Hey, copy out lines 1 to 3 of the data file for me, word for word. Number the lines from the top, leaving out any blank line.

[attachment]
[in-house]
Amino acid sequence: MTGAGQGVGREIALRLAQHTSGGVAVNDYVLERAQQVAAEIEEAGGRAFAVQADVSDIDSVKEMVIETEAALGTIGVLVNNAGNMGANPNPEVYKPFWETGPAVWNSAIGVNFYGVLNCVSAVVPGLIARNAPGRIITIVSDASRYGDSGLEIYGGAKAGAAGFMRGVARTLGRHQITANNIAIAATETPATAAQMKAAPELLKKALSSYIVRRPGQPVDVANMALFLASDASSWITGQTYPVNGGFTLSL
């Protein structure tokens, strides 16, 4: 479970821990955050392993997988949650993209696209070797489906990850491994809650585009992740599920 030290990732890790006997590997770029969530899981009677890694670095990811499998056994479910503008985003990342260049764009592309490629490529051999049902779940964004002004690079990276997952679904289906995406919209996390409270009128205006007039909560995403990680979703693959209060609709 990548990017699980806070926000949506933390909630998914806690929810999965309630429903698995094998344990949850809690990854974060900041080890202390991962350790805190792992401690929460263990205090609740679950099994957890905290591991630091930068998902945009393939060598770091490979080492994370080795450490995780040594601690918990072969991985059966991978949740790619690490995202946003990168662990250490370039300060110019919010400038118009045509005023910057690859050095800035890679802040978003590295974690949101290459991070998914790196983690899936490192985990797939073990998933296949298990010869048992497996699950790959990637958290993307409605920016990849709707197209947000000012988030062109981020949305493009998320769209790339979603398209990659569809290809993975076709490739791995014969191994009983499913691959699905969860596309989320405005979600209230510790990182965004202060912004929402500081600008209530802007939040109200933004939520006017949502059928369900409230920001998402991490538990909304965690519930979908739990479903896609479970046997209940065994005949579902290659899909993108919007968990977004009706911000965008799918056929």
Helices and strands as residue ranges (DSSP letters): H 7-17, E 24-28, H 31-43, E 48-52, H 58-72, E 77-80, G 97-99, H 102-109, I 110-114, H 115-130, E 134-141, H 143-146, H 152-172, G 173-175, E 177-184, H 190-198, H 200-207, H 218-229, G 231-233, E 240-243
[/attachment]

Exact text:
[in-house]
Amino acid sequence: MTGAGQGVGREIALRLAQHTSGGVAVNDYVLERAQQVAAEIEEAGGRAFAVQADVSDIDSVKEMVIETEAALGTIGVLVNNAGNMGANPNPEVYKPFWETGPAVWNSAIGVNFYGVLNCVSAVVPGLIARNAPGRIITIVSDASRYGDSGLEIYGGAKAGAAGFMRGVARTLGRHQITANNIAIAATETPATAAQMKAAPELLKKALSSYIVRRPGQPVDVANMALFLASDASSWITGQTYPVNGGFTLSL
């Protein structure tokens, strides 16, 4: 479970821990955050392993997988949650993209696209070797489906990850491994809650585009992740599920 030290990732890790006997590997770029969530899981009677890694670095990811499998056994479910503008985003990342260049764009592309490629490529051999049902779940964004002004690079990276997952679904289906995406919209996390409270009128205006007039909560995403990680979703693959209060609709 990548990017699980806070926000949506933390909630998914806690929810999965309630429903698995094998344990949850809690990854974060900041080890202390991962350790805190792992401690929460263990205090609740679950099994957890905290591991630091930068998902945009393939060598770091490979080492994370080795450490995780040594601690918990072969991985059966991978949740790619690490995202946003990168662990250490370039300060110019919010400038118009045509005023910057690859050095800035890679802040978003590295974690949101290459991070998914790196983690899936490192985990797939073990998933296949298990010869048992497996699950790959990637958290993307409605920016990849709707197209947000000012988030062109981020949305493009998320769209790339979603398209990659569809290809993975076709490739791995014969191994009983499913691959699905969860596309989320405005979600209230510790990182965004202060912004929402500081600008209530802007939040109200933004939520006017949502059928369900409230920001998402991490538990909304965690519930979908739990479903896609479970046997209940065994005949579902290659899909993108919007968990977004009706911000965008799918056929």